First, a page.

Sunday night, Athletes in Action at the University of Regina invited students out to dig into some Valentine’s Day desserts while listening to a panel discussion on relationships.
Chelsa Budd, AIA staff at the U of R, and her husband Tim, Kaitlyn Krahn, and Jon and Danielle Maley made up the panel. Mick Panko, an AIA volunteer in Regina, facilitated the discussion.
While the Budds have been married for 3 years, Krahn is currently single. The Maleys married quite young and have been married for 9 years. 4 months ago, they welcomed their daughter Adelyn into their family. With all of these people being in very different stages of life, they offered wisdom regarding relationship experiences, boundaries, singleness, communication, grace, and forgiveness.
According to Chelsa, part of the aim in having this discussion “was to counter some of that [bad relationship advice out there] with honest talk about how relationships can be really tough — and that’s normal — and also how important it is to think through the purpose of the relationship, to know what you’re about in your life, and to set boundaries that can help both people in the relationships be healthier, wherever that relationship ends up going in the future.”
“University is a time where students are learning about themselves and the world around them, and what they believe about both,” Chelsa shared. “I think everyone, on some level, wants to talk about relationships because we all want them! These years are also a time when a lot of students are looking for answers to questions they have; answers about healthy relationships aren’t always evident or forthcoming, and yet it’s so important to have conversations with trustworthy people who can point us to truth. To give students the opportunity to hear about healthy relationships from people in different stages of life was awesome, especially from imperfect people who are seeking to live for Jesus.”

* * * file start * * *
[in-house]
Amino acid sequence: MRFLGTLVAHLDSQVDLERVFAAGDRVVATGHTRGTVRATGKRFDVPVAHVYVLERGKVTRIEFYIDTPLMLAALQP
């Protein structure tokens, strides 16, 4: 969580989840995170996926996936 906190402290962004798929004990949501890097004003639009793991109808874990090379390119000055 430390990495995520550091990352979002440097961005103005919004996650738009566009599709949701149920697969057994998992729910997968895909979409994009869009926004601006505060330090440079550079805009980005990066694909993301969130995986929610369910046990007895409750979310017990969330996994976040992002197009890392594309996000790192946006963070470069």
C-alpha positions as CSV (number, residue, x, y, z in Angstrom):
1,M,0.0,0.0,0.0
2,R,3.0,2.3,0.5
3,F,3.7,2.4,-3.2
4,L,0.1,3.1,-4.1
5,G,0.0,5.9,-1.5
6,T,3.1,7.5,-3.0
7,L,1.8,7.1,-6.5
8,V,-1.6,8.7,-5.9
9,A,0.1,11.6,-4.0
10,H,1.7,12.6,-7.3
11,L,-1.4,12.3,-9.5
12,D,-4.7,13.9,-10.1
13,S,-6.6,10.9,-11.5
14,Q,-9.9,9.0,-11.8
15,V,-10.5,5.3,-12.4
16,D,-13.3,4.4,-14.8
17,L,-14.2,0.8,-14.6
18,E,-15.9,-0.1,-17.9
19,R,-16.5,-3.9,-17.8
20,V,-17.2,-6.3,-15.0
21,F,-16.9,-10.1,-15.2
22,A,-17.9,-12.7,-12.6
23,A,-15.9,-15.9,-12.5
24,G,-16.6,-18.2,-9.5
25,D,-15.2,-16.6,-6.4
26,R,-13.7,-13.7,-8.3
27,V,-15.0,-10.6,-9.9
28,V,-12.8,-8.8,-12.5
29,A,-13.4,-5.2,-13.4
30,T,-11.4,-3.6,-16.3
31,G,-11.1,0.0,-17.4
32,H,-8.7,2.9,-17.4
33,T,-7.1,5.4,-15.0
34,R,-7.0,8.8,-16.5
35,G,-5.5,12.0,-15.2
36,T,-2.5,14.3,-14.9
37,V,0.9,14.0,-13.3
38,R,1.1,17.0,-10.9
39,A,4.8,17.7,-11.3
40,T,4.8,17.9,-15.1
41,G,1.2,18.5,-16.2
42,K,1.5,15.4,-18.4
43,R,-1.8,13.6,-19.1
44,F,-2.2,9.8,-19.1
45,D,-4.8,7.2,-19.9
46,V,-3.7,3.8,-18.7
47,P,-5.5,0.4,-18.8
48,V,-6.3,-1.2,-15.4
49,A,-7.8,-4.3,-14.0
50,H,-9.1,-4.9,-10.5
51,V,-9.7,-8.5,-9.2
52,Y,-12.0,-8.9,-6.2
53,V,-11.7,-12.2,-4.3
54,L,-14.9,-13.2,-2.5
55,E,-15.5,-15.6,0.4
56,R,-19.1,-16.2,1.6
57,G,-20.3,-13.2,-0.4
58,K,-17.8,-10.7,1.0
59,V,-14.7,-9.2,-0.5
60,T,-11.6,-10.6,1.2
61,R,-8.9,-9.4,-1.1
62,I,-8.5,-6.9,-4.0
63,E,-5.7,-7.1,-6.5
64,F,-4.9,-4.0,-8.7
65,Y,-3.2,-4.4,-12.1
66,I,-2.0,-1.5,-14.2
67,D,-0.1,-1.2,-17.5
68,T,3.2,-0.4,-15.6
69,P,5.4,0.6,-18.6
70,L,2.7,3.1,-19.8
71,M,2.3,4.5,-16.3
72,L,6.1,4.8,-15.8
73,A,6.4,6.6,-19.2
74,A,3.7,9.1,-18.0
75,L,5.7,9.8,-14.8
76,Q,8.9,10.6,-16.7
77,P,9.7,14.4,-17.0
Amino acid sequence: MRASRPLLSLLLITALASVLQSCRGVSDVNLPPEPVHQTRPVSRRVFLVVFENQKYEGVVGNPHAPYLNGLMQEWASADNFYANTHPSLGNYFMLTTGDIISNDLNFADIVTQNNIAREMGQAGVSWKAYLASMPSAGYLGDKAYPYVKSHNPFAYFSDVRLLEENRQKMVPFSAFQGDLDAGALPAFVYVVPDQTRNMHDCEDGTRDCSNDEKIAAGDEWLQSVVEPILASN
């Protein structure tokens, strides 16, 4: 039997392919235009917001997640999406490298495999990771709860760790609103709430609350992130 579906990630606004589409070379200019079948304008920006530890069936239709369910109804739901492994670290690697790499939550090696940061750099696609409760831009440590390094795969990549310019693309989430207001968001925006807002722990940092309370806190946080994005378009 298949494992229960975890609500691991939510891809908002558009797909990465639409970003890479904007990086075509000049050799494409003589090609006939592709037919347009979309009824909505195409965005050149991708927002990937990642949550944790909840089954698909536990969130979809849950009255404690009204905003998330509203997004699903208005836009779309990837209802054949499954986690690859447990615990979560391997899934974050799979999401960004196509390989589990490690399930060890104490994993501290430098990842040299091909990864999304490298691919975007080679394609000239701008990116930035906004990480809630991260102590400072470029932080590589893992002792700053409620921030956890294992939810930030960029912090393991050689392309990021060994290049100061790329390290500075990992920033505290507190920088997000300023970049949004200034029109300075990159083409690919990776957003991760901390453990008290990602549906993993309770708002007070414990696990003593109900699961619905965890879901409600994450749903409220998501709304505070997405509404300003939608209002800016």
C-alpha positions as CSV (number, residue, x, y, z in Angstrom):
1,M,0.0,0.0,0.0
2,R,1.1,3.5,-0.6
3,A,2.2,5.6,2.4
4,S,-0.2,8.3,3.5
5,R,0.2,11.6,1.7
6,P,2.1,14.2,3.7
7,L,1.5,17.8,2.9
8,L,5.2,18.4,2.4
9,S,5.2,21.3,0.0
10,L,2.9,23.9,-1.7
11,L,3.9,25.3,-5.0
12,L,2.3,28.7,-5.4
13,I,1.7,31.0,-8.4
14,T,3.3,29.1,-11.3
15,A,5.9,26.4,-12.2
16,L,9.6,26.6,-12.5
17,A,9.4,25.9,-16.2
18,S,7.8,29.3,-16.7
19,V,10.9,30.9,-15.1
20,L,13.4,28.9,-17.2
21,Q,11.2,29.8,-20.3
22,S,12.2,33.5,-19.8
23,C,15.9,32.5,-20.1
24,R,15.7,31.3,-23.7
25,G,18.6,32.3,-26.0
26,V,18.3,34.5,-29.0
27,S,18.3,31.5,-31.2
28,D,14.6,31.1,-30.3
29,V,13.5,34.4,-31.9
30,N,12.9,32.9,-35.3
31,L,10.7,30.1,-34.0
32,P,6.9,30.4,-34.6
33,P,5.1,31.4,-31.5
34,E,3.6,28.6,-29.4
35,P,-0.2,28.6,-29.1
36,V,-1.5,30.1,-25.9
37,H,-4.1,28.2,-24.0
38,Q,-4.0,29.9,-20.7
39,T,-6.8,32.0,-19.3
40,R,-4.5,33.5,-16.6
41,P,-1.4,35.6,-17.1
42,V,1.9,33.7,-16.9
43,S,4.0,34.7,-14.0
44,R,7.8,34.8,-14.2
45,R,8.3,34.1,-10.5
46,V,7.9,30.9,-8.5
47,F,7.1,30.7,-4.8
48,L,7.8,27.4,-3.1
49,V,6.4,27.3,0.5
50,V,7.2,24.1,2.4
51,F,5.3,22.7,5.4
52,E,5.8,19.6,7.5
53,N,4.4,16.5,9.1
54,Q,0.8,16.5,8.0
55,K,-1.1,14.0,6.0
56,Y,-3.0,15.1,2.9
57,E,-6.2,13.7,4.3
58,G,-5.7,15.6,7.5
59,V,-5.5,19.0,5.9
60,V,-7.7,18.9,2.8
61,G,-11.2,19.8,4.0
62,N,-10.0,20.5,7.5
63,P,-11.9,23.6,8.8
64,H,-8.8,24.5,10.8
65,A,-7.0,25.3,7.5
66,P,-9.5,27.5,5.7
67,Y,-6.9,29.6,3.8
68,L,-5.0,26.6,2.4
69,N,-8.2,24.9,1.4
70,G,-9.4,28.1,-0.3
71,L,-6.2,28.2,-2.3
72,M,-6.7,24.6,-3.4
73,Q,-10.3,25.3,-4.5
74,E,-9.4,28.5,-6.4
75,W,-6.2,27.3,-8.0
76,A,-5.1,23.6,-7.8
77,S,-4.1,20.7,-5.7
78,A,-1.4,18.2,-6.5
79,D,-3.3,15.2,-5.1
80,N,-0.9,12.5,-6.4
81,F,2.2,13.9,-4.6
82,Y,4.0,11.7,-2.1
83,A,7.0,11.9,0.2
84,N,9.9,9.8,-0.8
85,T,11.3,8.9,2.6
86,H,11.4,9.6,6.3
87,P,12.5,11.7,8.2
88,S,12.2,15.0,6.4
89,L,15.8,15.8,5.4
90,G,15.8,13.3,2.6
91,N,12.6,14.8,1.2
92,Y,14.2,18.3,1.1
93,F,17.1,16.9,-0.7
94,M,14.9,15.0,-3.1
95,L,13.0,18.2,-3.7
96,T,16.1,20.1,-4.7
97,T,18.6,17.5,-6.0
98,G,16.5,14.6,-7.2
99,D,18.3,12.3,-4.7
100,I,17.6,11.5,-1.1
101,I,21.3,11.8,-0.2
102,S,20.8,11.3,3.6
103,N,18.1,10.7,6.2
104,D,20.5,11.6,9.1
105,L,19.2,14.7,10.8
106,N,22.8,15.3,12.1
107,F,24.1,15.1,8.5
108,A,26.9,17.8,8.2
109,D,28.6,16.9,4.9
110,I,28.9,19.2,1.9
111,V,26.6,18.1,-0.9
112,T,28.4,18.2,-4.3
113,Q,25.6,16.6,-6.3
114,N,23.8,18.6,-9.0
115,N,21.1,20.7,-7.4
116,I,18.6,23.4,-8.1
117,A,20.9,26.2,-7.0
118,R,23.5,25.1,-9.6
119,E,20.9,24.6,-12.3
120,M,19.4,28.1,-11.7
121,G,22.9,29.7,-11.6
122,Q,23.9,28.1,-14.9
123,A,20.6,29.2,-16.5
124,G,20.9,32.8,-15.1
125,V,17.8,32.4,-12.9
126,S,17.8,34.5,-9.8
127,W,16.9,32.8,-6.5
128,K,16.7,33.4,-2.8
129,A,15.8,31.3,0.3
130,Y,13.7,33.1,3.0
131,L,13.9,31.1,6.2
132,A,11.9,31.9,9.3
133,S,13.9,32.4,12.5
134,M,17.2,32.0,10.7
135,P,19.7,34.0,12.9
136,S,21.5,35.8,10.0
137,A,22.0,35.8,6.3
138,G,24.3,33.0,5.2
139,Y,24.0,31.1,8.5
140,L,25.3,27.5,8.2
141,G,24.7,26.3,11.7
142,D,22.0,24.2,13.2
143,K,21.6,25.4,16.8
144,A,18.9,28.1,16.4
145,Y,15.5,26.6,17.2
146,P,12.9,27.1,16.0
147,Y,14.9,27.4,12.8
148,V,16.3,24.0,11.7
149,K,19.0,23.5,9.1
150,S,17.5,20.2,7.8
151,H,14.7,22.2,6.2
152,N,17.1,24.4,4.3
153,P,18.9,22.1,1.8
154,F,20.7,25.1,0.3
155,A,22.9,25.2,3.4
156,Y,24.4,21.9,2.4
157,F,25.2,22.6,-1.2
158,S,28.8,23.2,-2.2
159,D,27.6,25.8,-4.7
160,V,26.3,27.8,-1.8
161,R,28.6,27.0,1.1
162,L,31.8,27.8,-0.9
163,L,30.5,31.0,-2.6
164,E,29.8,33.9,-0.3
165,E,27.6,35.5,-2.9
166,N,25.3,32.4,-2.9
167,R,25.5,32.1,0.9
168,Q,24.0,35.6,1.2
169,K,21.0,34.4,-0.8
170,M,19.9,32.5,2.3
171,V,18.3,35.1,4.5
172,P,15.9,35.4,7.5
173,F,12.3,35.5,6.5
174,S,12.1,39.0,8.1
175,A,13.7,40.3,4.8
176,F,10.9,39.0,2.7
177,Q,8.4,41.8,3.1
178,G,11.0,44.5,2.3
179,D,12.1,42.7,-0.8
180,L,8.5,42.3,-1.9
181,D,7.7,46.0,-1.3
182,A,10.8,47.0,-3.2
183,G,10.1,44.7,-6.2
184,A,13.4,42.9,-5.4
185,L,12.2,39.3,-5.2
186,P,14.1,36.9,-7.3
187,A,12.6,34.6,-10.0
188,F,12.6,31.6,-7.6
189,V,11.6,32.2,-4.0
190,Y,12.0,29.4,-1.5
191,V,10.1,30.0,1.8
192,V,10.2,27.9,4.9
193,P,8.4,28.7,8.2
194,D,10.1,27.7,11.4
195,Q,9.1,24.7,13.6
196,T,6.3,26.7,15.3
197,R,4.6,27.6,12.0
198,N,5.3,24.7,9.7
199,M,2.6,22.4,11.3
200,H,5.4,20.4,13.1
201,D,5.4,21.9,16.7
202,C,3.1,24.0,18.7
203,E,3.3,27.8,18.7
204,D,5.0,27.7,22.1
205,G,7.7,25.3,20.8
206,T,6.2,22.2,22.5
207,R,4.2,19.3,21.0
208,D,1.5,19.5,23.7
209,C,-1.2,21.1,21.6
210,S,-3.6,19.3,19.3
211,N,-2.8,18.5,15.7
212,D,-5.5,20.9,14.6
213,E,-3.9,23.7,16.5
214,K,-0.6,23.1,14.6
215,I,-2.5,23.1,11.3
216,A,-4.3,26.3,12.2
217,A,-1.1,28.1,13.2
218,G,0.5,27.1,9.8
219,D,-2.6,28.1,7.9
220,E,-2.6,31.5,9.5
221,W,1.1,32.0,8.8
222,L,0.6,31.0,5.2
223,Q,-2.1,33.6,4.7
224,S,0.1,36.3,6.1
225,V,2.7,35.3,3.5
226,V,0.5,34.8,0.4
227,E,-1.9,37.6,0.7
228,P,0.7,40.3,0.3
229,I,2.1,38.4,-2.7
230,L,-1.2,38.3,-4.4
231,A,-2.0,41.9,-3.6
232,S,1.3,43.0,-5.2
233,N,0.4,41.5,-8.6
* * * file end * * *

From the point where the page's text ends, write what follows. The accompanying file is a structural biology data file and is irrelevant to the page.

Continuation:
Kathleen Bruce, who plays for the Cougars women’s volleyball team, learned a lot from the panel discussion. One thing in particular that stood out to Bruce was the discussion about the difference between like and love.
“People believe love to be a feeling but it’s so much deeper than that,” Bruce stated. “Loving someone even when you want to choke them out. It’s not a feeling, it’s a decision.”
Over Christmas break, Bruce got engaged. As she prepares to move into married life, she plans to take what she has learned from the relationship panel, especially the importance of communication, and apply it to her marriage.
“There were moments last night where marriage just seemed so horrible and draining on a person and challenging to the point where you can’t overcome it,” said Bruce. “However, marriage is something God has given us: an opportunity to live life with another person. Yes, there are going to be huge challenges, and yes, some will feel impossible to get through. But, marriage is this beautiful thing some people have the opportunity to go through, and if God remains the focus of the relationship, then it will be amazing…What I would take from the meeting and bring into my own life and relationship is to communicate, be selfless, patient, loving, and grateful. Marriage is such a cool thing, with challenges that will seem impossible to overcome, but as a believer, I know God will equip me with what I need to overcome them.”
It’s no secret that people often think relationships will satisfy their needs, however, Jesus is the only one who can truly do that. With Him at the centre of a relationship, He can bring both partners closer to Him, closer to each other, and ultimately, through the trials that may come their way.